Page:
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dc.contributor.convenorProf. Evelyn Baumgart-Vogt
dc.contributor.authorDunner, Emily
dc.contributor.authorNewman, Judith
dc.contributor.authorWatters, Dianne
dc.description.abstractDunner EM, Newman JV and Watters DJ. School of Biomolecular and Physical Sciences and The Eskitis Institute for Cell and Molecular Therapies, Griffith University, Nathan, Queensland, 4111, Australia. Ataxia-telangiectasia (A-T) is a progressive neurodegenerative disease characterised by oxidative stress and cancer predisposition. Extensive research has characterised the DNA damage response role for nuclear ATM (ataxia-telangiectasia-mutated), the protein defective in A-T, however very little is known about the role of cytoplasmic ATM. In this study, novel mechanisms contributing to disease progression in A-T were investigated. We examined the endosomal recycling of membrane receptors for epidermal growth factor (EGF) and transferrin in control and A-T fibroblasts, as well as the cellular distribution of cholesterol and lipid droplets in control and A-T fibroblasts, and in astrocytes from wild-type and A-T mice. Transferrin and EGF remained localised to the perinuclear region in A-T fibroblasts, indicating defective recycling in A-T. Immunofluorescence studies showed partial colocalisation of transferrin with recycling endosome markers. Other cellular anomalies observed included increased intracellular cholesterol. Using the unesterified cholesterol-binding fluorescence antibiotic, filipin, a bright punctate intracellular staining pattern in cytoplasmic vesicles was revealed in the perinuclear region of A-T fibroblasts while minimal internal staining was seen in controls. Nile red labelling for lipid droplets indicated increased lipid droplets in A-T fibroblasts compared to controls. This was also observed in A-T astrocytes relative to wild-type. Treatment of control fibroblasts with hydrogen peroxide led to punctate cytoplasmic filipin staining and increased lipid droplets in the treated fibroblasts similar to that seen in A-T fibroblasts, suggesting that the increased lipid droplets and abnormal cholesterol distribution may be due to oxidative stress. We have also observed defective sphingolipid trafficking and mitochondrial abnormalities in A-T cells. All of these features could contribute to neurodegeneration in A-T.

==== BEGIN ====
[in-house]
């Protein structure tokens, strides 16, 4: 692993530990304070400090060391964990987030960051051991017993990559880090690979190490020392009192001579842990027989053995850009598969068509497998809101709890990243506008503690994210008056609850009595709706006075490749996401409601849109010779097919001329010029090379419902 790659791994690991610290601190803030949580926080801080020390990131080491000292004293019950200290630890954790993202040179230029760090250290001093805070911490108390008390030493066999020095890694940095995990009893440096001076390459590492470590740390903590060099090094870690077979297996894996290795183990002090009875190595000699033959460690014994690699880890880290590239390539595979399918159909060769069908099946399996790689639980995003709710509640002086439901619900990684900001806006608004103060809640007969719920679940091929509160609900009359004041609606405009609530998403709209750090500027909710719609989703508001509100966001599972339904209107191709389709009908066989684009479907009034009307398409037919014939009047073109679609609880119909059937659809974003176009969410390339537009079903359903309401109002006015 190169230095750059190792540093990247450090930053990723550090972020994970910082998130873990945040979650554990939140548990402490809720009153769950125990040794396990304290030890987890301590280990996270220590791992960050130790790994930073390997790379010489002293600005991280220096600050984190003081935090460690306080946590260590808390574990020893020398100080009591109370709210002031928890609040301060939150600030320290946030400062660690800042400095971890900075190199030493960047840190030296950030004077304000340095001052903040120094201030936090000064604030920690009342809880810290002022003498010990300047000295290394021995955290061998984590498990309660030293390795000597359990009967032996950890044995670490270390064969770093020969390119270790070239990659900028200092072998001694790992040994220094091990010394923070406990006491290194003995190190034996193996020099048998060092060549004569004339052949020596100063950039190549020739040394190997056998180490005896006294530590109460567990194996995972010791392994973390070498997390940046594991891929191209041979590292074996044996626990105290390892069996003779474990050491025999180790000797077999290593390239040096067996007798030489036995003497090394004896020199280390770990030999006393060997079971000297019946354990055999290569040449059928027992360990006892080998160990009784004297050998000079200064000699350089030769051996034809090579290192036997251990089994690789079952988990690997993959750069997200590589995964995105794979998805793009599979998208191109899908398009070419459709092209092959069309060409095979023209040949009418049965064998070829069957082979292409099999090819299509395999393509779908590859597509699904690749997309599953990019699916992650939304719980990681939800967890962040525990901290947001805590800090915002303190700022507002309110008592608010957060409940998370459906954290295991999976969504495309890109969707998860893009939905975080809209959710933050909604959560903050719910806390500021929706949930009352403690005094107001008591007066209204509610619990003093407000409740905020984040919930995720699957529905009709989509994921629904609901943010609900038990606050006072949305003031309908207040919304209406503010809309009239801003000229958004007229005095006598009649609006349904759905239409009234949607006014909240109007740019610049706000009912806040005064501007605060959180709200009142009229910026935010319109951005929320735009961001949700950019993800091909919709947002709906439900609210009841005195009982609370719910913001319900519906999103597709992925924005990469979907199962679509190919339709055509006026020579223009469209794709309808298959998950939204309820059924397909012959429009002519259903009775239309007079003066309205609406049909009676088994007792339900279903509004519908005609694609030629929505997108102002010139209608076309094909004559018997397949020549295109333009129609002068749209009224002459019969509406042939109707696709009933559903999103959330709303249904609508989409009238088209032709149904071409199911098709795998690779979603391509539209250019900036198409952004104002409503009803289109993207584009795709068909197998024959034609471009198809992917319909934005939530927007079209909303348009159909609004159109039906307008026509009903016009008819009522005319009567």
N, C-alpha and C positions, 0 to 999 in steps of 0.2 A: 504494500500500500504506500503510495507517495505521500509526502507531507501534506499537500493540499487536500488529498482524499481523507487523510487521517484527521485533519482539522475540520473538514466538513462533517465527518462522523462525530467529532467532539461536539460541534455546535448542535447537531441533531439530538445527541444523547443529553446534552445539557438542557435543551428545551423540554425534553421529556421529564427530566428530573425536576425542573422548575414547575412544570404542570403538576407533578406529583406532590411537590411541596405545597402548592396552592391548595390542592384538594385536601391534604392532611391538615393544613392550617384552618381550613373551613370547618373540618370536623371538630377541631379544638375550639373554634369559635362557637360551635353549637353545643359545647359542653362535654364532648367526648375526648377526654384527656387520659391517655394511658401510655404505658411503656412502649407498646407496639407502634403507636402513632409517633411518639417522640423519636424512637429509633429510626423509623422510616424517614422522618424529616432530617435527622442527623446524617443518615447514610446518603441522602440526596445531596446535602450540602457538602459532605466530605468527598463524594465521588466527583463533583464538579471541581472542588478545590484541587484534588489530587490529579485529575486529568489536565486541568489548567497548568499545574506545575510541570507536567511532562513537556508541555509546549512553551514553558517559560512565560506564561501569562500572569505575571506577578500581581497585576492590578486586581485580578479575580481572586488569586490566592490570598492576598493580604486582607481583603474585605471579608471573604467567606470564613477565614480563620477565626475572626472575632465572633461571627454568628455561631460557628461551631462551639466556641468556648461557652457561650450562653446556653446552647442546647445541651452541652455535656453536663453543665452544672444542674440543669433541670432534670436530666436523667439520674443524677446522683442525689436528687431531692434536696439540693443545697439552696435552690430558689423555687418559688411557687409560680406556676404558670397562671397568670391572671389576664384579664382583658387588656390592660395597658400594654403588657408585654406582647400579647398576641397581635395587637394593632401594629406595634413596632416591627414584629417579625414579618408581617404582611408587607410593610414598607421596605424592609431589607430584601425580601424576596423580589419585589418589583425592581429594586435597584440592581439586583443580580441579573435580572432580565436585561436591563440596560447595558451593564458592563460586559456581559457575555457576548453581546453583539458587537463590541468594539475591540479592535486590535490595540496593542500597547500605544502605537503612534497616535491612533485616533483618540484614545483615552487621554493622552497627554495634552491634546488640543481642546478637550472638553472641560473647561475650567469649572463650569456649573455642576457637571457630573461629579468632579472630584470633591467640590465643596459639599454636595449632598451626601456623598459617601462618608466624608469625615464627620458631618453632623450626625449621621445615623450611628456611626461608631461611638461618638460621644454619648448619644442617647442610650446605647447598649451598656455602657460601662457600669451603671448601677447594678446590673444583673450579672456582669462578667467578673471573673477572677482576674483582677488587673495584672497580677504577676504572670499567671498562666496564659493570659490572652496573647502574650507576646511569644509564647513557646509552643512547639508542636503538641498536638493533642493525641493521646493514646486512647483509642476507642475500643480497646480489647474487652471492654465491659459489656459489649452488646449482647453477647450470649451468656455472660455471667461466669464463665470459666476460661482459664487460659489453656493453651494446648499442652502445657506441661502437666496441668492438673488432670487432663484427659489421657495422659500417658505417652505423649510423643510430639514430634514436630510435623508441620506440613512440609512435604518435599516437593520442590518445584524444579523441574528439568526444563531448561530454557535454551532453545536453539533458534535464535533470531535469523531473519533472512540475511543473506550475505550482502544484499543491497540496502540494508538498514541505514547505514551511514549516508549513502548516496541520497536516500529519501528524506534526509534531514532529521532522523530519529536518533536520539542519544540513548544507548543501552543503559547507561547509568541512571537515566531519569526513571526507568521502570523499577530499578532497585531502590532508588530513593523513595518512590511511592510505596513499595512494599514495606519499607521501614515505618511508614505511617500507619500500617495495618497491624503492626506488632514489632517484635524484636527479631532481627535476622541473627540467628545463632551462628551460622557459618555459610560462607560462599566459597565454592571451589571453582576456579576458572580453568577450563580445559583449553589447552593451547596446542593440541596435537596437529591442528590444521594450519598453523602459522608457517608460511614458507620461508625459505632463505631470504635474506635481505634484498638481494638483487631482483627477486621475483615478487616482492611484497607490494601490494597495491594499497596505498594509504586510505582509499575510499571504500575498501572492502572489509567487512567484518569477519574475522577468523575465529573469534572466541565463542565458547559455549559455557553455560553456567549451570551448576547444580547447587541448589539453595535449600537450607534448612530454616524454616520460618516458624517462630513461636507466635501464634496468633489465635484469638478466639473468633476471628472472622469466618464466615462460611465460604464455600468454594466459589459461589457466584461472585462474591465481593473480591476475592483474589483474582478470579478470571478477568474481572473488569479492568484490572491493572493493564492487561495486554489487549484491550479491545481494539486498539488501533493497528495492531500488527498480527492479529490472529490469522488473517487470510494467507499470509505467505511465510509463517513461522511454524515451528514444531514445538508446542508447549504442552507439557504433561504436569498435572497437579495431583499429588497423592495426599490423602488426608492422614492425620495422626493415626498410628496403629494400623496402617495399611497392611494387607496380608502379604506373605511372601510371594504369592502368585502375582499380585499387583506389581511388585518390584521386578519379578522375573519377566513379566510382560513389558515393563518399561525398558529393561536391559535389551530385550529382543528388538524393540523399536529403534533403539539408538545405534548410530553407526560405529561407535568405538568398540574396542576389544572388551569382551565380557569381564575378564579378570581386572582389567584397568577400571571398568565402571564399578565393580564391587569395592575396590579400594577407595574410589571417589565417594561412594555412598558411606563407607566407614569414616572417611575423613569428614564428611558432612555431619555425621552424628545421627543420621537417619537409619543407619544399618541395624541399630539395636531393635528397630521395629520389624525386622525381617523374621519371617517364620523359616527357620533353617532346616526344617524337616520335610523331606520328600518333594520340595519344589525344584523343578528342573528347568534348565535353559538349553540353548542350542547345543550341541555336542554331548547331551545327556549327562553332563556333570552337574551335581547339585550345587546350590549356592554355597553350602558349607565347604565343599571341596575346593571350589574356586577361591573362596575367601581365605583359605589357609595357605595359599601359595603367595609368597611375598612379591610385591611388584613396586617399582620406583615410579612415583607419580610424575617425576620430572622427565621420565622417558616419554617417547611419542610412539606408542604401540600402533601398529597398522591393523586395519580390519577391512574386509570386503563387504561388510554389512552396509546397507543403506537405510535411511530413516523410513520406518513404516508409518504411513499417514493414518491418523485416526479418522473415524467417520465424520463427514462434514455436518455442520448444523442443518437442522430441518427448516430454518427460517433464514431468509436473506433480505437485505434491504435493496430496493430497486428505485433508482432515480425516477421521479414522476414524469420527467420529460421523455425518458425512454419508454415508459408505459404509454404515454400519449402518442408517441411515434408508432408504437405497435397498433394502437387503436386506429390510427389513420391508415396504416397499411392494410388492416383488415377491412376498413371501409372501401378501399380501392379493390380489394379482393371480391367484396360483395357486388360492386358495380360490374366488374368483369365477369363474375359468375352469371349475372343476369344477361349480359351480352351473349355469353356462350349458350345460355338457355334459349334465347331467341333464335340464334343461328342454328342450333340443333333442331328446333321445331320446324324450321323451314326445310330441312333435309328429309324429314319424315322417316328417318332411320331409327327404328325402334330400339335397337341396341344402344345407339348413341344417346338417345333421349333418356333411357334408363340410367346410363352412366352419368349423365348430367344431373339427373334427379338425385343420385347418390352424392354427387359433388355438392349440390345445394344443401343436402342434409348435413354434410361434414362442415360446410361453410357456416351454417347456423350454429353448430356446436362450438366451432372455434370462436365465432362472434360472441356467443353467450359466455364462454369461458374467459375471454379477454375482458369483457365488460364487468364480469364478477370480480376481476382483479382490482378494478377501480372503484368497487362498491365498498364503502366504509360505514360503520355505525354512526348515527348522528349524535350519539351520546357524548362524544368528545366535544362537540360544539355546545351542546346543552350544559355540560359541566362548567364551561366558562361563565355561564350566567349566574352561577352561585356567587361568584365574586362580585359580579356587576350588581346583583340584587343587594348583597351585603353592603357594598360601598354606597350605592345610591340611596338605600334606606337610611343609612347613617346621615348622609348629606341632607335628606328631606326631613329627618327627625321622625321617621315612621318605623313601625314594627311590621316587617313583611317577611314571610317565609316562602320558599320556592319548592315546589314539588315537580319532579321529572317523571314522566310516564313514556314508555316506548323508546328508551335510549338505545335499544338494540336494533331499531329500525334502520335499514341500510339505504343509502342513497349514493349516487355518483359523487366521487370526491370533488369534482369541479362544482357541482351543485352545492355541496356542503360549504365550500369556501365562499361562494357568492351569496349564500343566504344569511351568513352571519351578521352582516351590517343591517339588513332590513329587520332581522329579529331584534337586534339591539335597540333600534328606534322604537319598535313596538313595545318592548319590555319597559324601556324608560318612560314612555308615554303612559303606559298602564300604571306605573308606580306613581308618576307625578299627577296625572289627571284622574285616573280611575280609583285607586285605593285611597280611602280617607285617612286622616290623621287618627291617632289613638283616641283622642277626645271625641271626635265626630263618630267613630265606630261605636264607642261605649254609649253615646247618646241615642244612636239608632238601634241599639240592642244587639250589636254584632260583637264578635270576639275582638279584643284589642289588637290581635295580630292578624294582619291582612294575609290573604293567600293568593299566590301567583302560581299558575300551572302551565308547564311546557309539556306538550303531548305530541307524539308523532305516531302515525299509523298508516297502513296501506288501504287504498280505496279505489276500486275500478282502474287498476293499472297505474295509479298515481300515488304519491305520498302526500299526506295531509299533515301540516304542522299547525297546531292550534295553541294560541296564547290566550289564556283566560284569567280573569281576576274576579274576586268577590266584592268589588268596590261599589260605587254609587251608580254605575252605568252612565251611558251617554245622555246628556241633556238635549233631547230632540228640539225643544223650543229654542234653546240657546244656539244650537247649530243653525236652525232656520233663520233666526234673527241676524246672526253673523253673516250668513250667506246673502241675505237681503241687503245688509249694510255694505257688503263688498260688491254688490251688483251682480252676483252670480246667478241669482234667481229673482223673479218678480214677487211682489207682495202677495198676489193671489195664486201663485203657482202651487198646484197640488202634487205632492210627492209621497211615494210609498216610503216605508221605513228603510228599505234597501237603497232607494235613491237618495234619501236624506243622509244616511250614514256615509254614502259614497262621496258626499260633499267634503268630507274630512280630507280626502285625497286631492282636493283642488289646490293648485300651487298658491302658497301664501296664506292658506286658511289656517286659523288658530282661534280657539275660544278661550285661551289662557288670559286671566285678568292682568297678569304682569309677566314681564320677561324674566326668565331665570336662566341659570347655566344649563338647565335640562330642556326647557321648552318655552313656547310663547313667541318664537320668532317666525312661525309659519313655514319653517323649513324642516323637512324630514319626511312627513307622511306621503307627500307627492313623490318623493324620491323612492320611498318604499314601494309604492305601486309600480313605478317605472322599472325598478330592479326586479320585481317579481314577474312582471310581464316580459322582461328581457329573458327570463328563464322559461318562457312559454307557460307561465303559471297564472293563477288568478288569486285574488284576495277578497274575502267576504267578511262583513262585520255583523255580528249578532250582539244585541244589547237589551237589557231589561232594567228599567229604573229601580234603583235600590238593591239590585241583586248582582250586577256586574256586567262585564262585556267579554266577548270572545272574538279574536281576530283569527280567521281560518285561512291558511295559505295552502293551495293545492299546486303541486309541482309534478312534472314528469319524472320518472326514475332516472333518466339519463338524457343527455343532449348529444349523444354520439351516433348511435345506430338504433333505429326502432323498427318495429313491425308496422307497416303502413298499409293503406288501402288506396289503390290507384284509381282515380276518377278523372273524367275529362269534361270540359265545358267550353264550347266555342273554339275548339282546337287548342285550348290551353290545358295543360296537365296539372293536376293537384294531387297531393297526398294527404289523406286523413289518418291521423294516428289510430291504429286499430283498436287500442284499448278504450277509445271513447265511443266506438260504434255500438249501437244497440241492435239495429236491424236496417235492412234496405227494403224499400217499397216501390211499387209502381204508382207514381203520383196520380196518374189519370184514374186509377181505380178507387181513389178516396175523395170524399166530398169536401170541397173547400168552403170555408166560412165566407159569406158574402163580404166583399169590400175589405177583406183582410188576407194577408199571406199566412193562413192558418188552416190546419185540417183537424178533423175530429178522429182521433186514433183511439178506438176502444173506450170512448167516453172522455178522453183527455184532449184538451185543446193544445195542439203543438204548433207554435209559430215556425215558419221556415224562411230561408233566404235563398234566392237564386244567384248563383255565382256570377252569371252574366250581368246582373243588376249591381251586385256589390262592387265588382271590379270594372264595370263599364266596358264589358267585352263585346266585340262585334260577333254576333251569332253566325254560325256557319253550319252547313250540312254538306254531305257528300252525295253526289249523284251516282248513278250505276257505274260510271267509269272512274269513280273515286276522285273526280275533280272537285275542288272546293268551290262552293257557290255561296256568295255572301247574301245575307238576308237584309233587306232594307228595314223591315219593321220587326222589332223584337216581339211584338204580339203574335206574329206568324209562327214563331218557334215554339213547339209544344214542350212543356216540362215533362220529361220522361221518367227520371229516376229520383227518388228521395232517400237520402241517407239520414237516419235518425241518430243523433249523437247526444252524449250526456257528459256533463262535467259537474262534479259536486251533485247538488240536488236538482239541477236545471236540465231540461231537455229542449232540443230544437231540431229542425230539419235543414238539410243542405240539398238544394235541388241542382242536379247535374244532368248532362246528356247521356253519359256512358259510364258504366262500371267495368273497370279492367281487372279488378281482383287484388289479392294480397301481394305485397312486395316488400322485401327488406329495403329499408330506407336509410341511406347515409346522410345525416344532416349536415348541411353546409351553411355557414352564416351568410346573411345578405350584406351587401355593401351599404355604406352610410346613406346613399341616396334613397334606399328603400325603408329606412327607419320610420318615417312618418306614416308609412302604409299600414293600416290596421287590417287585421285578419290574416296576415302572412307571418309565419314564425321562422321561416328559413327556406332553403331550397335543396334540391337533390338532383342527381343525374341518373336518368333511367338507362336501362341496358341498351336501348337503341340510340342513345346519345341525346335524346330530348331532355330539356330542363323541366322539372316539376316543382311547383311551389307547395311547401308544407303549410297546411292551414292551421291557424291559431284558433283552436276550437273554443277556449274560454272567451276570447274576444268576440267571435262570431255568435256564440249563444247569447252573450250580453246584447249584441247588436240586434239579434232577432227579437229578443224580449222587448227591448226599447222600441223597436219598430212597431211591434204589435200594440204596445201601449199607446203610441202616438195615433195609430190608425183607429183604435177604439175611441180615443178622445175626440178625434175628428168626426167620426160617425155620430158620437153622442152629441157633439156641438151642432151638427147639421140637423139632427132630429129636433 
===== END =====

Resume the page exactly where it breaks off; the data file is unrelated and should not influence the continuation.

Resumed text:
dc.publisherJustus-Liebig University
dc.relation.ispartofconferencename102nd annual meeting of the Anatomische Gesellschaft
dc.relation.ispartofconferencetitleProceedings of the 102nd annual meeting of the Anatomische Gesellschaft
dc.relation.ispartoflocationGiessen, Germany
dc.titleCellular Defects in ataxia-telangiectasia
dc.typeConference output
dc.type.descriptionE3 - Conferences (Extract Paper)
dc.type.codeE - Conference Publications
gro.hasfulltextNo Full Text
gro.griffith.authorWatters, Dianne J.
gro.griffith.authorNewman, Judith V.
gro.griffith.authorDunner, Emily

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